Monday Morning Quarterback: Forget freemium, it’s all about gambling in 2012!

Internet gambling (and perhaps gaming companies) got a huge present from Santa over the Christmas weekend, in the form of a Justice Department ruling that may open the door to legalizing Internet gambling.

The Justice Department issued a legal opinion that the Wire Act of 1961, prohibiting wagering on telecommunication systems that cross state and national borders, does not apply to states selling lottery tickets to its citizens to adults within its own borders.

Internet gambling is not yet legal, but the door is open. If you don’t think this has an impact on the world on online and social gaming, then you’re betting on the wrong horse.

Here’s why. The freemium (free-to-play) model is the biggest thing to happen to the entire games industry, because it makes more money than everything else. That’s a fact. Yet, less than five percent of all gamers pay for virtual items (Zynga admitted one to three percent tops in its public documents). And online gambling dwarfs the virtual item revenue model, which is estimated at $100 billion (and that’s the number when it’s illegal).

Social, mobile, and online game companies will be tempted to jump on the Internet gambling bandwagon, because frankly, it’d be a small jump.

Most social games are designed around the same addictive principles behind the design of casino games. Next time you play a Zynga game, click on the little coins that appear, close your eyes, and tell me it does not sound like a slot machine. Most social games have a mini-game where you spin a wheel to earn a prize. This is not a coincidence.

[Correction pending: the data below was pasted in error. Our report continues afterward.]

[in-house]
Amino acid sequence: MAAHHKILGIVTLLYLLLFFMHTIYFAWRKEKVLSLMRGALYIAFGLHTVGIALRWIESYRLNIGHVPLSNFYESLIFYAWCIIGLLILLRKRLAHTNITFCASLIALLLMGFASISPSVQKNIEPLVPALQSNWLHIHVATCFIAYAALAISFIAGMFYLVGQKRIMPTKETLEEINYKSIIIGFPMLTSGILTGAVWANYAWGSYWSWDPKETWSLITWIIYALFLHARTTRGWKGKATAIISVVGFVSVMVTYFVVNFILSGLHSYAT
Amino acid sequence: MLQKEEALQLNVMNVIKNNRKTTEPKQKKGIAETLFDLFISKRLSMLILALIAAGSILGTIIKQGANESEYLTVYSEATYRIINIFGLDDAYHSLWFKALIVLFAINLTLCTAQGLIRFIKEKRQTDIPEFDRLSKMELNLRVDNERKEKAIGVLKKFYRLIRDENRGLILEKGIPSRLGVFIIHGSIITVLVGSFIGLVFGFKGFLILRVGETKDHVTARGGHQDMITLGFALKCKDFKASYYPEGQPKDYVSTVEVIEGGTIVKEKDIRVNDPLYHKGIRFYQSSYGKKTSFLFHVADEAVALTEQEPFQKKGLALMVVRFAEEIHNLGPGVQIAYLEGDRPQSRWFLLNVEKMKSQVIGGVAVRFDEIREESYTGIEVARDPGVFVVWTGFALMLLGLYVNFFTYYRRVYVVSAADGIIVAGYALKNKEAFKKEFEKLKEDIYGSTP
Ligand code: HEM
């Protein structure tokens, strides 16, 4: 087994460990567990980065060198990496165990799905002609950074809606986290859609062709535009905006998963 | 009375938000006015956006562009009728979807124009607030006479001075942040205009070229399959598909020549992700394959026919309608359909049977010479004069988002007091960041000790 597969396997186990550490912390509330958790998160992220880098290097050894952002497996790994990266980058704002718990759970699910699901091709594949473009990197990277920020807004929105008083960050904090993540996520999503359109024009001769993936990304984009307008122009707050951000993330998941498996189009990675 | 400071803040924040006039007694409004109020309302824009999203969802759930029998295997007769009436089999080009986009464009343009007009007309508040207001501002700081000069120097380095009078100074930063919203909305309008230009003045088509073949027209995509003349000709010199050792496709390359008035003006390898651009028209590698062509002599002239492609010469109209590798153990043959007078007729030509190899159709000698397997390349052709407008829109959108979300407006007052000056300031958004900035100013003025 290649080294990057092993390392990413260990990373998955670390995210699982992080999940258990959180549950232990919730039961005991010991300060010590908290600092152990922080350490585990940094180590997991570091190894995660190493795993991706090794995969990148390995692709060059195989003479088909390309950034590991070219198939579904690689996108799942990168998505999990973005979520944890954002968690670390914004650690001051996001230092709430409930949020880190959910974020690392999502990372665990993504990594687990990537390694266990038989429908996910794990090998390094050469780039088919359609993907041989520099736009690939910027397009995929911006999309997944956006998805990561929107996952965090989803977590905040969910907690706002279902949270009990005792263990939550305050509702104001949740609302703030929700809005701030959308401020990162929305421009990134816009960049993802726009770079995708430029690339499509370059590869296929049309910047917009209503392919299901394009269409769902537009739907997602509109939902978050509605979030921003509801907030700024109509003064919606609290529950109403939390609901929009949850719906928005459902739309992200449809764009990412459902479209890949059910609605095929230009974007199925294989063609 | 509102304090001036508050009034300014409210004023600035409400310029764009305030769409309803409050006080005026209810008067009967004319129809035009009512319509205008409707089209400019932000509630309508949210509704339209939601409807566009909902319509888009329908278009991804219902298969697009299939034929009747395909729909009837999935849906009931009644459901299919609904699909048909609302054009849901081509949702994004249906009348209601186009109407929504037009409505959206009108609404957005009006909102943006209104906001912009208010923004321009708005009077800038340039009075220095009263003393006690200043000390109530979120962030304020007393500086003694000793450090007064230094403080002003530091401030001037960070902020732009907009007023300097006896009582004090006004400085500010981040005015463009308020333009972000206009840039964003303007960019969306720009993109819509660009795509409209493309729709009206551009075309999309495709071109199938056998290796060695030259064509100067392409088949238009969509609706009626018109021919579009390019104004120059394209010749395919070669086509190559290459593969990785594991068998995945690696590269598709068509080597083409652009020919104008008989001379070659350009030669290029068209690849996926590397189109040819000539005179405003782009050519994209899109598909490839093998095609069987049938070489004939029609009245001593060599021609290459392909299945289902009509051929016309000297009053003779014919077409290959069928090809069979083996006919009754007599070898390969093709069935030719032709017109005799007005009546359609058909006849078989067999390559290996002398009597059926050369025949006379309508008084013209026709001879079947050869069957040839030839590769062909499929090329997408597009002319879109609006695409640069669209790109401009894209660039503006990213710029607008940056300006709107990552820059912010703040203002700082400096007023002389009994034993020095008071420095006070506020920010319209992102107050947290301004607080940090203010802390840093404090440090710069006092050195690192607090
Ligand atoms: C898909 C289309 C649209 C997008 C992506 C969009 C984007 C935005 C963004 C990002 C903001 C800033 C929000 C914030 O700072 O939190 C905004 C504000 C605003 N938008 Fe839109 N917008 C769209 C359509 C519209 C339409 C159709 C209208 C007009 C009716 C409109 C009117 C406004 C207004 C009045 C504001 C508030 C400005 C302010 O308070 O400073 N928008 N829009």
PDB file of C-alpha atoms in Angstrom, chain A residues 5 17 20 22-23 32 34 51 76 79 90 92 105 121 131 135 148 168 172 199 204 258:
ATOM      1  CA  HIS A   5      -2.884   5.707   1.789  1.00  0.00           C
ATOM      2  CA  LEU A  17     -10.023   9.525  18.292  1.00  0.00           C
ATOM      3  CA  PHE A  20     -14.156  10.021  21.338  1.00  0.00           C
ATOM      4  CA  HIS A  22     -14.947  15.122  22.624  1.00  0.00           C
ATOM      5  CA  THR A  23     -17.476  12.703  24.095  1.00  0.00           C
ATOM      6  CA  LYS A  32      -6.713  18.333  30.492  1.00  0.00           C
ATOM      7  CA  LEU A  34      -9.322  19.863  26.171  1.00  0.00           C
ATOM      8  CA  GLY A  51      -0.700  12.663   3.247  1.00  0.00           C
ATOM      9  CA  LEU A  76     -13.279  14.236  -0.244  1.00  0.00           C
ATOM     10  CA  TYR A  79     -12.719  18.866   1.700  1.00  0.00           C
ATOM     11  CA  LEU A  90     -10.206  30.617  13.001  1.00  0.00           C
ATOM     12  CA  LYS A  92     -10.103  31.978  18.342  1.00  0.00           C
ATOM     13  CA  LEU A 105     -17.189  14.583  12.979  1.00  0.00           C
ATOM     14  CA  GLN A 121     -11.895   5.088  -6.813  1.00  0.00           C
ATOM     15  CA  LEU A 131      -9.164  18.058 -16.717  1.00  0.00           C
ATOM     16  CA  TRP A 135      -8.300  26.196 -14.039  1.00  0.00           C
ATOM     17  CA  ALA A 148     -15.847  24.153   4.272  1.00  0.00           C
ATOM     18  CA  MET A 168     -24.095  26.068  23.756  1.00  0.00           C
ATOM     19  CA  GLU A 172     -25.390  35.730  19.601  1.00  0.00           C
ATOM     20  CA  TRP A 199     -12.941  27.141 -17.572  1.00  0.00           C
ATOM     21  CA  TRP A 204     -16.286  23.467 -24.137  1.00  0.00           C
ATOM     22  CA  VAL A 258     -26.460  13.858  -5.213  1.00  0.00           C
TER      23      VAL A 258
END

This is by design.

A lot social games are actually gambling games already but with virtual instead of real currency, such as DoubleDown Casino, Slotomania, or Zynga Poker (and the upcoming Zynga suite of casino games).

There are a lot of roadblocks.

One, Internet gambling has to be made officially legal in the US. Congress has to jump in and decide on the rules of what is and is not legal based on the latest Justice Department decision. Though Congress deserves an “F” grade on understanding anything about technology (see the latest SOPA debate fiasco), they get an “A” on accepting lobbying money, and casinos have a lot of lobbyists to make things happen.

Two, Facebook and Apple are the gatekeepers in the US for social games and surely they will place limitations due to the age restrictions and possible moral issues (I neglect to mention Google since they are hands-off with Android). Neither company will allow gambling on any app sold within their system soon, but if there is momentum outside their walled gardens and it is made legal, all bets are off.

Three, game companies will have to make the decision whether they want to cross to the dark side of Internet gambling to make more money. There is already an addiction issue with social games where the money is virtual. Once you add gambling to social games, you are opening the floodgates to addictive gamblers everywhere as well as sucking in kids into online gambling at a much younger age.

Today, game addiction is an issue to be concerned about. Add gambling to the social gaming mix, and you have the making of a gambling epidemic.

Internet gambling will be made legal in 2012 because the first legal barrier has been broken, US states need to raise revenues for their budget deficits, and politicians are too weak to do the right thing (it is easier to create a nation of gambling addicts than raise taxes).

The question is: what will game companies do? If I were a gambling man (and I do like to play an occasional hand of Blackjack…legally of course), I’d place my bet on following the money.

Image courtesy JoelK75.

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